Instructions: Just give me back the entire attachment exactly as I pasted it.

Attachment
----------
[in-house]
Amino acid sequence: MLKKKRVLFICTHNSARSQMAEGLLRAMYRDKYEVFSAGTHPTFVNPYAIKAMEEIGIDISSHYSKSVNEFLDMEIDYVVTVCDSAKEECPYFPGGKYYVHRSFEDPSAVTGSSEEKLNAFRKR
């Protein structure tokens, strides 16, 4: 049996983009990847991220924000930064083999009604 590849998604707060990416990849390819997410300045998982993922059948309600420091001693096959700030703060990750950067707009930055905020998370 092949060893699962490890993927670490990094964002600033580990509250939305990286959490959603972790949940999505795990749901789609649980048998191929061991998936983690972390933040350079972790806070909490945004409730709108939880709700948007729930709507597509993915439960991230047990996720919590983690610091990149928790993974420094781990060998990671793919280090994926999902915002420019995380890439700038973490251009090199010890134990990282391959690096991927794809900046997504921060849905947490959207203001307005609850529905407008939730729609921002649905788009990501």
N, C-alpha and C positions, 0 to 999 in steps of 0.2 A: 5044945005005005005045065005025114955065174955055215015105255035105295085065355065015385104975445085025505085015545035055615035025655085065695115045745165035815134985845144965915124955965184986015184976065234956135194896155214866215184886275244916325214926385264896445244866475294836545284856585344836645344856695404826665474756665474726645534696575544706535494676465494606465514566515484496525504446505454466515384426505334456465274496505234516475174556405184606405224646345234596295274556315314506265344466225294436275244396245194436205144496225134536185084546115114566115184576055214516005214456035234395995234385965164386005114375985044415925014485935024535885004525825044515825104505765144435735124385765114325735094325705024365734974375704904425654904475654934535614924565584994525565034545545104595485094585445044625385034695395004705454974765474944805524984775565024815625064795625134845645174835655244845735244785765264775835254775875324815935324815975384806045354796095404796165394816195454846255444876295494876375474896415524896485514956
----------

[in-house]
Amino acid sequence: MLKKKRVLFICTHNSARSQMAEGLLRAMYRDKYEVFSAGTHPTFVNPYAIKAMEEIGIDISSHYSKSVNEFLDMEIDYVVTVCDSAKEECPYFPGGKYYVHRSFEDPSAVTGSSEEKLNAFRKR
């Protein structure tokens, strides 16, 4: 049996983009990847991220924000930064083999009604 590849998604707060990416990849390819997410300045998982993922059948309600420091001693096959700030703060990750950067707009930055905020998370 092949060893699962490890993927670490990094964002600033580990509250939305990286959490959603972790949940999505795990749901789609649980048998191929061991998936983690972390933040350079972790806070909490945004409730709108939880709700948007729930709507597509993915439960991230047990996720919590983690610091990149928790993974420094781990060998990671793919280090994926999902915002420019995380890439700038973490251009090199010890134990990282391959690096991927794809900046997504921060849905947490959207203001307005609850529905407008939730729609921002649905788009990501």
N, C-alpha and C positions, 0 to 999 in steps of 0.2 A: 5044945005005005005045065005025114955065174955055215015105255035105295085065355065015385104975445085025505085015545035055615035025655085065695115045745165035815134985845144965915124955965184986015184976065234956135194896155214866215184886275244916325214926385264896445244866475294836545284856585344836645344856695404826665474756665474726645534696575544706535494676465494606465514566515484496525504446505454466515384426505334456465274496505234516475174556405184606405224646345234596295274556315314506265344466225294436275244396245194436205144496225134536185084546115114566115184576055214516005214456035234395995234385965164386005114375985044415925014485935024535885004525825044515825104505765144435735124385765114325735094325705024365734974375704904425654904475654934535614924565584994525565034545545104595485094585445044625385034695395004705454974765474944805524984775565024815625064795625134845645174835655244845735244785765264775835254775875324815935324815975384806045354796095404796165394816195454846255444876295494876375474896415524896485514956